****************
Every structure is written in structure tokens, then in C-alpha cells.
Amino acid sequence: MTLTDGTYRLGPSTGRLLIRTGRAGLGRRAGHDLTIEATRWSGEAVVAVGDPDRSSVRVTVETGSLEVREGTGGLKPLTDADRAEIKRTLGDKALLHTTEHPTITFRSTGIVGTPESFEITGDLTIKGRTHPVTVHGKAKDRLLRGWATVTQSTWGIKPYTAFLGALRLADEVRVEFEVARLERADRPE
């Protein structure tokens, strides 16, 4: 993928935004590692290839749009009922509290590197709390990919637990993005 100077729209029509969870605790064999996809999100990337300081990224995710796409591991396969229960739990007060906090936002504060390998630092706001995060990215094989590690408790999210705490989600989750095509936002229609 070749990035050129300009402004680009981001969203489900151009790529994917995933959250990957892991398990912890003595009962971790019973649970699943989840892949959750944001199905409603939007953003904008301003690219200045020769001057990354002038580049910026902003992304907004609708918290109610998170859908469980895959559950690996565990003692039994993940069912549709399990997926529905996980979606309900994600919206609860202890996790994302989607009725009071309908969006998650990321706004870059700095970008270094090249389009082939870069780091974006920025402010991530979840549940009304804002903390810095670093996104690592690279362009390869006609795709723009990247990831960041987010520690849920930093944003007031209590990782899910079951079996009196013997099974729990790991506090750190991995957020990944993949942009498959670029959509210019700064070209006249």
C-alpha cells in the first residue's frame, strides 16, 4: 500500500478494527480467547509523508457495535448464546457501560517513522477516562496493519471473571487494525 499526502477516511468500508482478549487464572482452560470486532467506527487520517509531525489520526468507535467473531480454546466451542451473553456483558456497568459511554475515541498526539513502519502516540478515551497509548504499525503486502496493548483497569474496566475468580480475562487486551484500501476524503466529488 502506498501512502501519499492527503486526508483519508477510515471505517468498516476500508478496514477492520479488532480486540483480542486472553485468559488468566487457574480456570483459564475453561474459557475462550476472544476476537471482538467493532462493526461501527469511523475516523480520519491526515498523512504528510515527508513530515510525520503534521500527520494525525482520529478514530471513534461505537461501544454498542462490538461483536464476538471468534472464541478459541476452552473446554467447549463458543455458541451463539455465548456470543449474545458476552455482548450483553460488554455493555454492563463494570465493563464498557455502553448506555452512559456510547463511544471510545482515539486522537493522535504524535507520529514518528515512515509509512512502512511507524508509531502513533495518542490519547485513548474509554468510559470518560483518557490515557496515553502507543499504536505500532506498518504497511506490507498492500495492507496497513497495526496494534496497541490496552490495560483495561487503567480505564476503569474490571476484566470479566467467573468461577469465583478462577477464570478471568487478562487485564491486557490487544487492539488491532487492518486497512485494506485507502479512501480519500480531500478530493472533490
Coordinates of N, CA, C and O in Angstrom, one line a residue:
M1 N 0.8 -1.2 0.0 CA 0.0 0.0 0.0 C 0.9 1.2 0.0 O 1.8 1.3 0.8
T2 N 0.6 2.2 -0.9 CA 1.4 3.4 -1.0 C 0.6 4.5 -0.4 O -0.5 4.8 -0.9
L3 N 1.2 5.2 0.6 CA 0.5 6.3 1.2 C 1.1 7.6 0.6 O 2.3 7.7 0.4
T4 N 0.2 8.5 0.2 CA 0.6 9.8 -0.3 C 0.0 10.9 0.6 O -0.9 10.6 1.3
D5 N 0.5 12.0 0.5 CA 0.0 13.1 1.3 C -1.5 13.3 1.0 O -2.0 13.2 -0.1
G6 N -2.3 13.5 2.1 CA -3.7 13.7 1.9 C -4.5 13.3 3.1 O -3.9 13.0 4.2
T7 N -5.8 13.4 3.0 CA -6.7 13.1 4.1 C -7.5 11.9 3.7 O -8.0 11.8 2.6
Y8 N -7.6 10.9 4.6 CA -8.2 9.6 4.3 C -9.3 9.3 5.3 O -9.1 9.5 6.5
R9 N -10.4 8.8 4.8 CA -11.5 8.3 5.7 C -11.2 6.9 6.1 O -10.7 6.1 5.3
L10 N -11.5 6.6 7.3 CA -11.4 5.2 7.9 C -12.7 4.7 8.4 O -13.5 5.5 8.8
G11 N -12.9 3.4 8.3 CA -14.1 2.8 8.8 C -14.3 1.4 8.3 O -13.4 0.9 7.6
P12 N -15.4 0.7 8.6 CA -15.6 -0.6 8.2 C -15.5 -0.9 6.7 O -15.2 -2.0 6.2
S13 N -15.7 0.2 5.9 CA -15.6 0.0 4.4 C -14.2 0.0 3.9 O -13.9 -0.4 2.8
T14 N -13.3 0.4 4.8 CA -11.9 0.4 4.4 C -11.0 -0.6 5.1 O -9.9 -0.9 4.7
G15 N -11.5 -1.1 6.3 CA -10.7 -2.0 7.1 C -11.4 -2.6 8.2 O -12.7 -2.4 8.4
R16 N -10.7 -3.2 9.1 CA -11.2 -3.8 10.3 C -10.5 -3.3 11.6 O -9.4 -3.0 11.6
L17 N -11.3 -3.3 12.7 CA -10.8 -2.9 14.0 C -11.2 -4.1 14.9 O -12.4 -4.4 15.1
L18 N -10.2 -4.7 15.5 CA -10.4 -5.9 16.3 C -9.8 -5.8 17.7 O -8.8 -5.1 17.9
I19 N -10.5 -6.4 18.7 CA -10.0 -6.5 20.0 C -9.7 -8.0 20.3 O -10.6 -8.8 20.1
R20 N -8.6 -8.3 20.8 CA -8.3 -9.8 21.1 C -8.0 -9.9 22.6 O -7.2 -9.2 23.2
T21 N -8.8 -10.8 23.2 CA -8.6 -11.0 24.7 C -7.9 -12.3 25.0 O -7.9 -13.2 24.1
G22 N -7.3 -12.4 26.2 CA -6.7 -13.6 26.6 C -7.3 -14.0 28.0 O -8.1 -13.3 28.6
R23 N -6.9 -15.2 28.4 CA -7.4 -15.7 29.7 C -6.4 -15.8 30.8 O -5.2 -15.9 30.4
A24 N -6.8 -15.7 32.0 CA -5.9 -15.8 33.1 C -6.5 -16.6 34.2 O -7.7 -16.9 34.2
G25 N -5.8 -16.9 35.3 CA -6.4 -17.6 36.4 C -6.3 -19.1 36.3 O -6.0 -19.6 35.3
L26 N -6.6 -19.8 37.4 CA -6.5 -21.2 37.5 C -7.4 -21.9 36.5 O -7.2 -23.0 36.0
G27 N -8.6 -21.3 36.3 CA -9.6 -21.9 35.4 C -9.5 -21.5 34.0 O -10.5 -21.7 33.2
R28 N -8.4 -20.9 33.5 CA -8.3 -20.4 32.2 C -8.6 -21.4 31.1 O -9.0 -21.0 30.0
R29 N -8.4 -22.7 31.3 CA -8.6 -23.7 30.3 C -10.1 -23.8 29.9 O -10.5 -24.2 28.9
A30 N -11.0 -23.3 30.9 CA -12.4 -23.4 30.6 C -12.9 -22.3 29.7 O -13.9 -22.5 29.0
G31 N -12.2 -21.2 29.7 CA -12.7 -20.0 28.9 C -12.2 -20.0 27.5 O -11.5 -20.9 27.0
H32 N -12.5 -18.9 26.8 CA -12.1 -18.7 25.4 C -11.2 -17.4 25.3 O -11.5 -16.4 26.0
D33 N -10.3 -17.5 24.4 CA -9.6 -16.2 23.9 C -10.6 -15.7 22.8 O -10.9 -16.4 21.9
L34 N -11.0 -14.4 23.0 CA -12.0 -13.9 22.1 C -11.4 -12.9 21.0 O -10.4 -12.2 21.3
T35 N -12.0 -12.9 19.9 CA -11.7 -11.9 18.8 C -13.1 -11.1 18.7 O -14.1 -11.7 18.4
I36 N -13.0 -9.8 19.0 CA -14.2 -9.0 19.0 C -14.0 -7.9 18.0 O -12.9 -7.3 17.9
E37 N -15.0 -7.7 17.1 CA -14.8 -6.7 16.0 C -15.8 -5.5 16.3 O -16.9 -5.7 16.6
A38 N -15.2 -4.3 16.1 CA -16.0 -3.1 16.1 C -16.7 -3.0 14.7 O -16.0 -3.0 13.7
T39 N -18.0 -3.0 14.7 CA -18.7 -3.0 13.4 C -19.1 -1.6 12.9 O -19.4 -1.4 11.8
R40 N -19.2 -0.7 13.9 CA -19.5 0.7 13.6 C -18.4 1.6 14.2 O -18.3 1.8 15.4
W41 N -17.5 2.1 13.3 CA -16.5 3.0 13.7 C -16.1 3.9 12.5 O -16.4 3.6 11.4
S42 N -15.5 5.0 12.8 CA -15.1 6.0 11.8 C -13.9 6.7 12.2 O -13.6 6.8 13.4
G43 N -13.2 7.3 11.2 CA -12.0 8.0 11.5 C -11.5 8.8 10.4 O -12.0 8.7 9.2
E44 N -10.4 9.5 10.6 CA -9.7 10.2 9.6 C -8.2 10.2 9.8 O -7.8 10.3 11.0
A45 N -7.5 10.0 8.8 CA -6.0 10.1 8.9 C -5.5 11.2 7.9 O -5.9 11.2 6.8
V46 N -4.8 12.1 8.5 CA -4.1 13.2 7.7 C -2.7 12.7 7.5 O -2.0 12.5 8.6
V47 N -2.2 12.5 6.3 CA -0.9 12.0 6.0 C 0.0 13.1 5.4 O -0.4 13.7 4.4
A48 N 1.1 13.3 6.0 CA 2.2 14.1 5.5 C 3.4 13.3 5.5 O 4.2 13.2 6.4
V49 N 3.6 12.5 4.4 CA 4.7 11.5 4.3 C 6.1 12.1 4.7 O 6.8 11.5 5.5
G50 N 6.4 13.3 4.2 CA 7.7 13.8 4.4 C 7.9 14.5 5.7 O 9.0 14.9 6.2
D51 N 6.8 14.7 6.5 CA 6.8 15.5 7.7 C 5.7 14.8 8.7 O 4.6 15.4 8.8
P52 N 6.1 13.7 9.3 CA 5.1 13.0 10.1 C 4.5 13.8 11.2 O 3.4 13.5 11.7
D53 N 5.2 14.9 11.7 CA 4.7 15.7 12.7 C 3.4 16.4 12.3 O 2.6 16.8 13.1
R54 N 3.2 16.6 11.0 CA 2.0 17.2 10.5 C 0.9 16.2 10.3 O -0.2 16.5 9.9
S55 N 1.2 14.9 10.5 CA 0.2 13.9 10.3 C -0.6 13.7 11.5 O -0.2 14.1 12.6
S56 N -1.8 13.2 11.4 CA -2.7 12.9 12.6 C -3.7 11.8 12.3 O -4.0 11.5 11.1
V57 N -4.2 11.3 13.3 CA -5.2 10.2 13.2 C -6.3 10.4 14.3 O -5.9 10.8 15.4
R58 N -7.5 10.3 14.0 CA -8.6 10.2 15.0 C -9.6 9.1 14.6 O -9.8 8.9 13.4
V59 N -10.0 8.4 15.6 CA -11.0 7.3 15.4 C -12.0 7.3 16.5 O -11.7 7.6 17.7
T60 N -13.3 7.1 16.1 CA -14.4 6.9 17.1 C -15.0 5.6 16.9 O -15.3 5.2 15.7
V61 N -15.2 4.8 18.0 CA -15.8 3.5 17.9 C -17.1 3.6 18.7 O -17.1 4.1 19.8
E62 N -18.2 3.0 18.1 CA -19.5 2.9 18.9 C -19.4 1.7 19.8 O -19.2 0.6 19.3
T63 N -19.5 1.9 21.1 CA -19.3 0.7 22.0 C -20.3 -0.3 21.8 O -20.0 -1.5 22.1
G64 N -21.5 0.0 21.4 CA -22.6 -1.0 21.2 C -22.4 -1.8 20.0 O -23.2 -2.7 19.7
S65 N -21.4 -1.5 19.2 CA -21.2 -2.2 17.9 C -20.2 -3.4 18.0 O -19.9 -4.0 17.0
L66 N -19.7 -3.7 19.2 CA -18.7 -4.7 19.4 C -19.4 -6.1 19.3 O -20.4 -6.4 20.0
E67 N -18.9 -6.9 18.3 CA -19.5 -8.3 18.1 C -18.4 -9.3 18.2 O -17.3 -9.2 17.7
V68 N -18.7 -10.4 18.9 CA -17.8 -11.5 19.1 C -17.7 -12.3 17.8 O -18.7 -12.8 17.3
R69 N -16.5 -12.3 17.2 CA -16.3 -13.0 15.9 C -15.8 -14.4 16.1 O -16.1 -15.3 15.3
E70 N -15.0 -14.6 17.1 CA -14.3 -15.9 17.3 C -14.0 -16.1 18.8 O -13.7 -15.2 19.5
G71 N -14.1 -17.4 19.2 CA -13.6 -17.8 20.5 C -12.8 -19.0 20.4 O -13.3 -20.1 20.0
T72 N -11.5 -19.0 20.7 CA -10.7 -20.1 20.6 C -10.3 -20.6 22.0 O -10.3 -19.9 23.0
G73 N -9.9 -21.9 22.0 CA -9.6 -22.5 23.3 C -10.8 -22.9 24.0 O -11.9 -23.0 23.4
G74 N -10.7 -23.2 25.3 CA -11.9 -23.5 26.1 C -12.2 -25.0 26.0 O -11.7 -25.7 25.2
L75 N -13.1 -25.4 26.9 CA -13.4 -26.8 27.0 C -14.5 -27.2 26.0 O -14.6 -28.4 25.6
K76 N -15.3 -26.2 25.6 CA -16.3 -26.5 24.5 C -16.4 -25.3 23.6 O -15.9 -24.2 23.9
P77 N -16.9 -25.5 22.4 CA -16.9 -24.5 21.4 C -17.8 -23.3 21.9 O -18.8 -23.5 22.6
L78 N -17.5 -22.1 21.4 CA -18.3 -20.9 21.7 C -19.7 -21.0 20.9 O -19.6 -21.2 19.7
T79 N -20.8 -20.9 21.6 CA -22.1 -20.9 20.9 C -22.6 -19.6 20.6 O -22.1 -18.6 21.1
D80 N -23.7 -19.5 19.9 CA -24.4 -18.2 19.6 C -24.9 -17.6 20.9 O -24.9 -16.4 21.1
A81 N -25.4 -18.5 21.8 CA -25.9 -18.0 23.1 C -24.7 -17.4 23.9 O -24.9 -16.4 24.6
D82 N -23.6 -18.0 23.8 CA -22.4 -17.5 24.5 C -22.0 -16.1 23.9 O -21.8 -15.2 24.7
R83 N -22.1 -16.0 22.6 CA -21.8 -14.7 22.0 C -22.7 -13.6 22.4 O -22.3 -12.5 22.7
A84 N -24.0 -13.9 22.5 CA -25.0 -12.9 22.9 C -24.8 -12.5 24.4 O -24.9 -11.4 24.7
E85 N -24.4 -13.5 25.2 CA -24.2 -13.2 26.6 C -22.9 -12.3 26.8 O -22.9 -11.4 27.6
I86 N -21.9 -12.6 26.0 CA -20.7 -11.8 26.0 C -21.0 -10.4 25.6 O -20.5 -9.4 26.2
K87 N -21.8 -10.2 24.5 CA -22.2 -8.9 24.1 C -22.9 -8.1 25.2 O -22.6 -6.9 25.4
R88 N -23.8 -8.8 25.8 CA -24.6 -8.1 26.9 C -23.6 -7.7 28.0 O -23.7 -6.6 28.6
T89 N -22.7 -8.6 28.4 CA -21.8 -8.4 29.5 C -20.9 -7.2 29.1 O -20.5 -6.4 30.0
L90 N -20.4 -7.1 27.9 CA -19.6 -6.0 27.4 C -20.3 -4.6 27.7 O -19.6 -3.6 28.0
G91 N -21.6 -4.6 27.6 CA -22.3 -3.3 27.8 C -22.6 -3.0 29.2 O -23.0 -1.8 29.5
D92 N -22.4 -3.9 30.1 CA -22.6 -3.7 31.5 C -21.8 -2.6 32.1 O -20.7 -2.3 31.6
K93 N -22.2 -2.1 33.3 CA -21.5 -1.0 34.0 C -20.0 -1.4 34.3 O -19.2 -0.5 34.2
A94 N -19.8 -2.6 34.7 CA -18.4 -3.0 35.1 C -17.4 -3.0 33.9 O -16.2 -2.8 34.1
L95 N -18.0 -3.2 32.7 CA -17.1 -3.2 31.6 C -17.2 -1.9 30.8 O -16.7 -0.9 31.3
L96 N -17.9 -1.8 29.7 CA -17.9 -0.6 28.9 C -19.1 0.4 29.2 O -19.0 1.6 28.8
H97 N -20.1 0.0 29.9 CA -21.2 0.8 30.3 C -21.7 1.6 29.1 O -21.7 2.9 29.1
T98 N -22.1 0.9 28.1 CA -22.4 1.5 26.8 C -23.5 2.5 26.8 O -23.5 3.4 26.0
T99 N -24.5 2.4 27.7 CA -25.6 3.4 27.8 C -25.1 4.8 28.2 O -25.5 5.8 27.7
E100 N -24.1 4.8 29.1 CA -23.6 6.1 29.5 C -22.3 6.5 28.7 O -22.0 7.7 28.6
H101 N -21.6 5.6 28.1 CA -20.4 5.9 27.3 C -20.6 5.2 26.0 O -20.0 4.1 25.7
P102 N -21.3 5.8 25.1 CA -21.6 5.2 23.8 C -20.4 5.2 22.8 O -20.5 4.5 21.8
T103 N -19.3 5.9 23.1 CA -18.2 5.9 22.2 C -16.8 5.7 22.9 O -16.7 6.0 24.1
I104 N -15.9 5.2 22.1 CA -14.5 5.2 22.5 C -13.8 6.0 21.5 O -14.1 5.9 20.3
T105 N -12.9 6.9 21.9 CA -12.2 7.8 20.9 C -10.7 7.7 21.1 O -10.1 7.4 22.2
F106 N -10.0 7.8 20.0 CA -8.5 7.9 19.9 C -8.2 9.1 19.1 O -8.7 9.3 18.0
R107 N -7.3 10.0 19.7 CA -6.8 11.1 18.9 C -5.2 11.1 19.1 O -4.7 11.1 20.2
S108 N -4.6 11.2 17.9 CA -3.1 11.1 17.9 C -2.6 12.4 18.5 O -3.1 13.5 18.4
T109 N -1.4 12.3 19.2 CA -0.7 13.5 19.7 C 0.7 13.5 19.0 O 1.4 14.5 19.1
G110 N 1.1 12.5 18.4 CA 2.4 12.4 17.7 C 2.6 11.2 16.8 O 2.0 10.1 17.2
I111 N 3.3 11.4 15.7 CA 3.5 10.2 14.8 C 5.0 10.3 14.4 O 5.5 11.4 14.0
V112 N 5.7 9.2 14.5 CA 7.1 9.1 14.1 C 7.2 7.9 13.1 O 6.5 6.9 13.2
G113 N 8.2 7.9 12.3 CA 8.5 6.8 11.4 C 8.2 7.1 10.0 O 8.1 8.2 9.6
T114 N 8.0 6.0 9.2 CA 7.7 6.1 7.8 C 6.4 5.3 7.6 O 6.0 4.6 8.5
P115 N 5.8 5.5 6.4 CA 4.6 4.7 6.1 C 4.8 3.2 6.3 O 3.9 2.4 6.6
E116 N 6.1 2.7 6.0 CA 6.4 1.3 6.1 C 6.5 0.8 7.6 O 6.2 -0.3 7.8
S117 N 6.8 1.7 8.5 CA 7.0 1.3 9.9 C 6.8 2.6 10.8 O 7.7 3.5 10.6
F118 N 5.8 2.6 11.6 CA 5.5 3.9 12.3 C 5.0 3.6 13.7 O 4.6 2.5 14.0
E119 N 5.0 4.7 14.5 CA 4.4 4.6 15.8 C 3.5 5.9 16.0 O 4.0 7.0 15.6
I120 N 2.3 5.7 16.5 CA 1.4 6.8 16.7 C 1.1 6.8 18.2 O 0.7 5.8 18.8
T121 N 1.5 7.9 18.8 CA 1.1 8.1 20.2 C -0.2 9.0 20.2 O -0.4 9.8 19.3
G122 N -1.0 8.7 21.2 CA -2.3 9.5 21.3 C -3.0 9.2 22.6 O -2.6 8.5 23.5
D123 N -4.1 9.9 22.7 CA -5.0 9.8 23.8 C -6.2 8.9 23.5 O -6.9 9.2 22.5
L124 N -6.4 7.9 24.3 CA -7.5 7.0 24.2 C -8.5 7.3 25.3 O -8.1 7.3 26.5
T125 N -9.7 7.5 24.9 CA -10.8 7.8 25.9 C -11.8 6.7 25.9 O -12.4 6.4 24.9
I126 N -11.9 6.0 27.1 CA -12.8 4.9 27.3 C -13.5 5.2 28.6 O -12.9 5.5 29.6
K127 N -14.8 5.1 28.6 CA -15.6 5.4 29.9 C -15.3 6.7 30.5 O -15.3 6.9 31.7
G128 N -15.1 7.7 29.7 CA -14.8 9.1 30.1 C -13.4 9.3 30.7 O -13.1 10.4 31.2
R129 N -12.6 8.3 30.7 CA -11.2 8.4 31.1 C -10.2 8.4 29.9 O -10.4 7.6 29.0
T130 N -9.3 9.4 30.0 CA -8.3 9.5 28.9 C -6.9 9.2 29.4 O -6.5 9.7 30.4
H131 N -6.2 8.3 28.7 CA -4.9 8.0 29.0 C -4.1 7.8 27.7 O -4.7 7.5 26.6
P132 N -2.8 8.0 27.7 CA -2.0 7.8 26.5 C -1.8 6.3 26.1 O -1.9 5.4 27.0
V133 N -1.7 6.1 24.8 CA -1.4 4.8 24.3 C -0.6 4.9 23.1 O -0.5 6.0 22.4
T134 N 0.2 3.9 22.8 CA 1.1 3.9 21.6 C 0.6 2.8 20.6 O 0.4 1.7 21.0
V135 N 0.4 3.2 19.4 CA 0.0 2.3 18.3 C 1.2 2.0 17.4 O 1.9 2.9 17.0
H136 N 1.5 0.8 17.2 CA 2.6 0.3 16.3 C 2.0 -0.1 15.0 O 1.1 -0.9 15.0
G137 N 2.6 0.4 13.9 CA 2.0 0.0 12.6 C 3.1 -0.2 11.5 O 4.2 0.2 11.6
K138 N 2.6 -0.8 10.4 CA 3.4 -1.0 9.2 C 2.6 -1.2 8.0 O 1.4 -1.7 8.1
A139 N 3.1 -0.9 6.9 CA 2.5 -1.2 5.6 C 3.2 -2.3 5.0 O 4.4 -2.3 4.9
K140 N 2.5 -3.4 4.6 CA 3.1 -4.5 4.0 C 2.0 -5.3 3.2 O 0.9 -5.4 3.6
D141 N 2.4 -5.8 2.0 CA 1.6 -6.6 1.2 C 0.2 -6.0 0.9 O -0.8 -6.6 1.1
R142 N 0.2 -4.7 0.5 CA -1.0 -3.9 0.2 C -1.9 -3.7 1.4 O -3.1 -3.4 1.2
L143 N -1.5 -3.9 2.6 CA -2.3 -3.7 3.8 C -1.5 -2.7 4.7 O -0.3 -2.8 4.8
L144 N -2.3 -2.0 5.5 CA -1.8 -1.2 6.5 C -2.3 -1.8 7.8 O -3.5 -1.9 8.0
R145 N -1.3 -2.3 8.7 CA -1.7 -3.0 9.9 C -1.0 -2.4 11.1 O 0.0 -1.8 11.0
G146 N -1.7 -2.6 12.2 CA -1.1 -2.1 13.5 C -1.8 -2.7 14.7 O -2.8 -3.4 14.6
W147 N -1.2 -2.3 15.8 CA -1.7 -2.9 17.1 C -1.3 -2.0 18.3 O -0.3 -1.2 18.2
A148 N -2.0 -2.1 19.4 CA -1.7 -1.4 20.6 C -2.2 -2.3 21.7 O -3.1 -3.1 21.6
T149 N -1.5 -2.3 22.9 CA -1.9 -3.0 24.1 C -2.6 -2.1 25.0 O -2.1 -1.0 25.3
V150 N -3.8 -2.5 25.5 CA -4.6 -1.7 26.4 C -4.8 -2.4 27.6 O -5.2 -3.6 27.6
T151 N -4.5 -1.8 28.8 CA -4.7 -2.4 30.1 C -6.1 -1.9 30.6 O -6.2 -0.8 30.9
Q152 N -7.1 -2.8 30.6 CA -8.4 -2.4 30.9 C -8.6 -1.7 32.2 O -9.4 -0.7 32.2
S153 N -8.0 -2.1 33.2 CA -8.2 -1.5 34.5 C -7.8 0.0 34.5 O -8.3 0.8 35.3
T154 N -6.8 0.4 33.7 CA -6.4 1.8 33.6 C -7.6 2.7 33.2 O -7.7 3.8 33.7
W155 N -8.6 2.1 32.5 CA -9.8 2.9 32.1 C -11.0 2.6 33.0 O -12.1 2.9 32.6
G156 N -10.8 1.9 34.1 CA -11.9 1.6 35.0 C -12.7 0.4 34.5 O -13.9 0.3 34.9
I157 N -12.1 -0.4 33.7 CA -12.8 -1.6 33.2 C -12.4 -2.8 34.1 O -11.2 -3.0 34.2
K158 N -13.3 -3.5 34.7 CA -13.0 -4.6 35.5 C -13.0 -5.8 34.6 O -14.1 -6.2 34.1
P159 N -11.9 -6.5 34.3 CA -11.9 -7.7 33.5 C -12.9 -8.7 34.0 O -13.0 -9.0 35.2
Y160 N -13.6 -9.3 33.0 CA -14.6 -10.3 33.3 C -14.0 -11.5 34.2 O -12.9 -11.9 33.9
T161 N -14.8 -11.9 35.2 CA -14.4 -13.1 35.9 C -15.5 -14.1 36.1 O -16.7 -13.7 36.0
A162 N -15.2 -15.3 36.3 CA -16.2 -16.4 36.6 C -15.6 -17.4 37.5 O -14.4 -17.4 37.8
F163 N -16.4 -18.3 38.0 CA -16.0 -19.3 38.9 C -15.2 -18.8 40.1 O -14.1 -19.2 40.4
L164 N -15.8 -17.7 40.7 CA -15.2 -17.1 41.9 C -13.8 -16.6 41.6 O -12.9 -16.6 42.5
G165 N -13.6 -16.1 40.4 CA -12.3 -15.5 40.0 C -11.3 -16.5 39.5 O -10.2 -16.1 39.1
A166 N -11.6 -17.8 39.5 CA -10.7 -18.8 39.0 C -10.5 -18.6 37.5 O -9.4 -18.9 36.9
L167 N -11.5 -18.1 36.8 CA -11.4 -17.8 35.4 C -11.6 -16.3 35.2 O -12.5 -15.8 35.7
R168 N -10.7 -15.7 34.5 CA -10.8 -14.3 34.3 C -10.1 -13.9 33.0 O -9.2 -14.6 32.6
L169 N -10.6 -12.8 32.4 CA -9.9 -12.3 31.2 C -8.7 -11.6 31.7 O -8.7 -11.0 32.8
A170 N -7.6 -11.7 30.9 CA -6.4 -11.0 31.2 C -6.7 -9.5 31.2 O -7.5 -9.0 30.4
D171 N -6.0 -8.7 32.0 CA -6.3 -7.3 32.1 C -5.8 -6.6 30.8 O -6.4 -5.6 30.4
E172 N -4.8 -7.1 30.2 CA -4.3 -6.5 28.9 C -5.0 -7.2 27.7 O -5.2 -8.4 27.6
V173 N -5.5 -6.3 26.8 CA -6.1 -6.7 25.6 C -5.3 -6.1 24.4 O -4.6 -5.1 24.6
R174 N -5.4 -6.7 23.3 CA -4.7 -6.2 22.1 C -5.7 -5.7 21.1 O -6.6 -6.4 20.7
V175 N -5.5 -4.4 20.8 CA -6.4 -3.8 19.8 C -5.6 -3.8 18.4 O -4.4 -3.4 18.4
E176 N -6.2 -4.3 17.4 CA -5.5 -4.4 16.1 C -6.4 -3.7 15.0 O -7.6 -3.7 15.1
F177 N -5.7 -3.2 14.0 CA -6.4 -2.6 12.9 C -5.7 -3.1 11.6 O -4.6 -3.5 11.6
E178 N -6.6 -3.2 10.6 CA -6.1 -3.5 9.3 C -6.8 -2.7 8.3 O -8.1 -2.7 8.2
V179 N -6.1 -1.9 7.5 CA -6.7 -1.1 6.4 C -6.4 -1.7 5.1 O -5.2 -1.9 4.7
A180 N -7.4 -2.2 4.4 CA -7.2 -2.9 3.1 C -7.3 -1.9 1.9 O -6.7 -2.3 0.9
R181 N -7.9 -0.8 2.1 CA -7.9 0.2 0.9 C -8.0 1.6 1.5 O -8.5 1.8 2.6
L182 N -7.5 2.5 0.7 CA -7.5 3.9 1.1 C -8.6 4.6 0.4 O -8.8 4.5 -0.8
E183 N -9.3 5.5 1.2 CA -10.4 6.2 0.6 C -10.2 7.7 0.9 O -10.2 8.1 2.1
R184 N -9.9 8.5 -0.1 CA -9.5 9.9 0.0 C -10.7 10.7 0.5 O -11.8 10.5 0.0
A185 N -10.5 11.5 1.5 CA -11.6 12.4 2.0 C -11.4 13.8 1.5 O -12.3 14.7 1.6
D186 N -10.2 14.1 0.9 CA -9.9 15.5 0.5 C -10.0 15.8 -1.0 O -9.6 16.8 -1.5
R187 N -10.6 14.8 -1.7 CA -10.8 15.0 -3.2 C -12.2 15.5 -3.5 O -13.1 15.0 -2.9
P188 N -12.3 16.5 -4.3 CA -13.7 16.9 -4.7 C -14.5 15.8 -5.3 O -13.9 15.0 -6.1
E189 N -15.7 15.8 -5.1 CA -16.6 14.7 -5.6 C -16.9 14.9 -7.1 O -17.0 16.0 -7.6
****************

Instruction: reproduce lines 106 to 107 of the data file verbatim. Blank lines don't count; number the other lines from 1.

H101 N -21.6 5.6 28.1 CA -20.4 5.9 27.3 C -20.6 5.2 26.0 O -20.0 4.1 25.7
P102 N -21.3 5.8 25.1 CA -21.6 5.2 23.8 C -20.4 5.2 22.8 O -20.5 4.5 21.8